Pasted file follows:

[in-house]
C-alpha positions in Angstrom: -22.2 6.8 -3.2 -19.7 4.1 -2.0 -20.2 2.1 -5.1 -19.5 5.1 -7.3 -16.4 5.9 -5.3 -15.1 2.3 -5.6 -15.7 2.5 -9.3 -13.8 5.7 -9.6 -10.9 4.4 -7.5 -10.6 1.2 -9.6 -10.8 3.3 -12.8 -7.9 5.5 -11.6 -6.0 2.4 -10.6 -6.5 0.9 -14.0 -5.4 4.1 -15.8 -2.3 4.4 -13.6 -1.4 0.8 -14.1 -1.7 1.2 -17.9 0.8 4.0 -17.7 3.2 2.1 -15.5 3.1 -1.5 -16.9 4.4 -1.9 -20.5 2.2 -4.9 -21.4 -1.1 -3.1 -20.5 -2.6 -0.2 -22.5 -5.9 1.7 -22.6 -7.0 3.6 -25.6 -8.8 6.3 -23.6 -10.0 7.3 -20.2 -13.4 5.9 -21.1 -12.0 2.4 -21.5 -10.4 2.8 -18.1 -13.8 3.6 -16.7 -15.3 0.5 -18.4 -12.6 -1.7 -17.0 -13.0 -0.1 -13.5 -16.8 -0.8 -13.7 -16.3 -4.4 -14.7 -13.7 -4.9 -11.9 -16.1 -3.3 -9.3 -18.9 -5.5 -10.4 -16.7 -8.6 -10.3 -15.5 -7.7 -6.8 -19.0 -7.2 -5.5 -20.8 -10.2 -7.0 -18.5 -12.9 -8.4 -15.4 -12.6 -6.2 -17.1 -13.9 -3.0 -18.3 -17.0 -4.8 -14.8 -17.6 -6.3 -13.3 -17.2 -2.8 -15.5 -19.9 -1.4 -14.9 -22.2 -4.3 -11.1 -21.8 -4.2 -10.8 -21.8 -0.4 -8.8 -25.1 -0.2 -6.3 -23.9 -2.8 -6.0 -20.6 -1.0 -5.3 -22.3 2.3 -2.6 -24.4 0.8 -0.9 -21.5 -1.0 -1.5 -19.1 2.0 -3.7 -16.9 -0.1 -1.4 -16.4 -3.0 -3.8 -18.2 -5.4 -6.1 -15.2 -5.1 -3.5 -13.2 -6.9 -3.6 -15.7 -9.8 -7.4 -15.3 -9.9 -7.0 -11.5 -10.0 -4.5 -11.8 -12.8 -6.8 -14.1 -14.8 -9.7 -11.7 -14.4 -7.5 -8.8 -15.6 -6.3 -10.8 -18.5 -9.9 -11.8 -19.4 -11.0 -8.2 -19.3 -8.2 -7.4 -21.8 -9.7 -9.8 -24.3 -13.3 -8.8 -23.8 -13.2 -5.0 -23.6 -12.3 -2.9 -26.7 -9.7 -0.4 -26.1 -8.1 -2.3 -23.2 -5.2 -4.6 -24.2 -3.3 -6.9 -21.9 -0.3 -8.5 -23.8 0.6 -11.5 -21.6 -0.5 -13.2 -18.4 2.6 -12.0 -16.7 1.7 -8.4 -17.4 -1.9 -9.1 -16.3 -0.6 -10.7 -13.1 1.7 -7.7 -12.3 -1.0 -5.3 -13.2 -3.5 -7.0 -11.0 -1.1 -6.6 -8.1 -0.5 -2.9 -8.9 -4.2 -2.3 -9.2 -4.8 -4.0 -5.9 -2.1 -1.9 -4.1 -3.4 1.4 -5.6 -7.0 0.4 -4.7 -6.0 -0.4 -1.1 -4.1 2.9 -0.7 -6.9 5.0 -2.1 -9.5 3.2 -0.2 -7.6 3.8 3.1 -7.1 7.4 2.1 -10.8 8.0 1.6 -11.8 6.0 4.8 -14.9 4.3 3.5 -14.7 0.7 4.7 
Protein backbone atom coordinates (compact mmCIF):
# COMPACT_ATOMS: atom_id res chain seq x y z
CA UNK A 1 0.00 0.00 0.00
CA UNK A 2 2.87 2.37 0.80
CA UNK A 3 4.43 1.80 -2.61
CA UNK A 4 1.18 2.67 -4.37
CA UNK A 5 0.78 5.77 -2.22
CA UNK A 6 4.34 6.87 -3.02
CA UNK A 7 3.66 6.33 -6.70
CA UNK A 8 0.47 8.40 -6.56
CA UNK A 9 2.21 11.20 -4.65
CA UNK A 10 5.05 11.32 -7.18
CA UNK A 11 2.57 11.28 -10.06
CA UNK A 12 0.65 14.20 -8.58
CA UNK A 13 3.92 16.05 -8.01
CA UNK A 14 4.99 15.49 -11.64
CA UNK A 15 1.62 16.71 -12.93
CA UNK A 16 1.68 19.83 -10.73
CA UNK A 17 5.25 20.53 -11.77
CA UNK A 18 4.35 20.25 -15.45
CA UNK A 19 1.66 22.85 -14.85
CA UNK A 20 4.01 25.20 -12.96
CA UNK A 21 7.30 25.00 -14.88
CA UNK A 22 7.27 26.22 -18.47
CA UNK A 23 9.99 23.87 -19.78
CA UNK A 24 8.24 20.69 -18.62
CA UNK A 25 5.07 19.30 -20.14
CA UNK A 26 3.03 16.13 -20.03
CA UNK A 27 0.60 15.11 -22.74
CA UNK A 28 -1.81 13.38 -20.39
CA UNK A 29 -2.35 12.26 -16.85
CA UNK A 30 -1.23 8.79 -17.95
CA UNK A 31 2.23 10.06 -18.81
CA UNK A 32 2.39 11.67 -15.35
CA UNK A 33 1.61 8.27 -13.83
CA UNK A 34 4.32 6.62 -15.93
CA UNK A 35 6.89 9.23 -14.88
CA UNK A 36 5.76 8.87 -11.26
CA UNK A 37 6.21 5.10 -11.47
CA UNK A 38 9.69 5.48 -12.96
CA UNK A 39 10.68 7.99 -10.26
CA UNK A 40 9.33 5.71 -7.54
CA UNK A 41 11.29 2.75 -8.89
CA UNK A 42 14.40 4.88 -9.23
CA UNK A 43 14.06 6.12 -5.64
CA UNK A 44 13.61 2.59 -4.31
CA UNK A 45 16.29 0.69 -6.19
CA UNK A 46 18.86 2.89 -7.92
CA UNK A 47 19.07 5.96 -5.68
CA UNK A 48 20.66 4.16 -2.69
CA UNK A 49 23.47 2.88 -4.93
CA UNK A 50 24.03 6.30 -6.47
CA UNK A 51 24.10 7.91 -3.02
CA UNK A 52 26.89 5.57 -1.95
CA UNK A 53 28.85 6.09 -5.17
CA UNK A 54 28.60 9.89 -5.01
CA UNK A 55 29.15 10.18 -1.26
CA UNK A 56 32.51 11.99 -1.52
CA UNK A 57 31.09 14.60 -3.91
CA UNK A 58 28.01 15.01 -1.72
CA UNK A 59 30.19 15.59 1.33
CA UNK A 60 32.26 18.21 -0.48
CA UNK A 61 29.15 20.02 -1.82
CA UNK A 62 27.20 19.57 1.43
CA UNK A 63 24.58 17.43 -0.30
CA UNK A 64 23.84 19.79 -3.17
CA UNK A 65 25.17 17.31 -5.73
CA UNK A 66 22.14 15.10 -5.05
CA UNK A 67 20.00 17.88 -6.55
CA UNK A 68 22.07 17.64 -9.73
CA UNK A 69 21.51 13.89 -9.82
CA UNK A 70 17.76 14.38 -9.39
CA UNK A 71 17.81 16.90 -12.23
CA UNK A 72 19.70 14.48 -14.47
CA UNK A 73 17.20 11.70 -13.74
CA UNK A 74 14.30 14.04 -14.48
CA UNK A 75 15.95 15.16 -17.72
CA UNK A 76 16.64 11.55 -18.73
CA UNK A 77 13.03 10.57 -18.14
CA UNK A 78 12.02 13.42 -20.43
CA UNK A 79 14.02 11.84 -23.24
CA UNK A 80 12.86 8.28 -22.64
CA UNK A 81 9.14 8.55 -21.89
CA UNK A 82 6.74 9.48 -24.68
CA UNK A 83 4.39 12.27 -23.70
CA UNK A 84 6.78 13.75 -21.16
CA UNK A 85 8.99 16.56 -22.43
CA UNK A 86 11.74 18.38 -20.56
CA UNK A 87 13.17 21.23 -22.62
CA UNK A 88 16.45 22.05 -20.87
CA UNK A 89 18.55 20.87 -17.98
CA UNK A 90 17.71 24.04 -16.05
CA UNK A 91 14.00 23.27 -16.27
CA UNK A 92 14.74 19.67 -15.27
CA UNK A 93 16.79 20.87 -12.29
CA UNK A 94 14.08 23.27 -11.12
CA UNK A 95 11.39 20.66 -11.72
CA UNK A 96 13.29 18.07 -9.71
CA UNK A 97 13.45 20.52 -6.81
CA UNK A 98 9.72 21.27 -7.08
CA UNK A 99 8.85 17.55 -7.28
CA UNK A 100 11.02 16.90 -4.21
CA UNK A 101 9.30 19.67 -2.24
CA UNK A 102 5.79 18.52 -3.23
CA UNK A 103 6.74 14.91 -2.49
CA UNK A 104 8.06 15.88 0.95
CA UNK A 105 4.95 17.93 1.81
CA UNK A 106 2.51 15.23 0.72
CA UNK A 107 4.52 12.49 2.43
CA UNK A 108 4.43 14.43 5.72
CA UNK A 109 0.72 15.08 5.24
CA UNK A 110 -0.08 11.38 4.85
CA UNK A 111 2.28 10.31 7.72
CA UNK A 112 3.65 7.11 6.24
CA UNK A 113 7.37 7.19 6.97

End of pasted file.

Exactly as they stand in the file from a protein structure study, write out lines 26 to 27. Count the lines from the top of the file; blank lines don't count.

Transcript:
CA UNK A 22 7.27 26.22 -18.47
CA UNK A 23 9.99 23.87 -19.78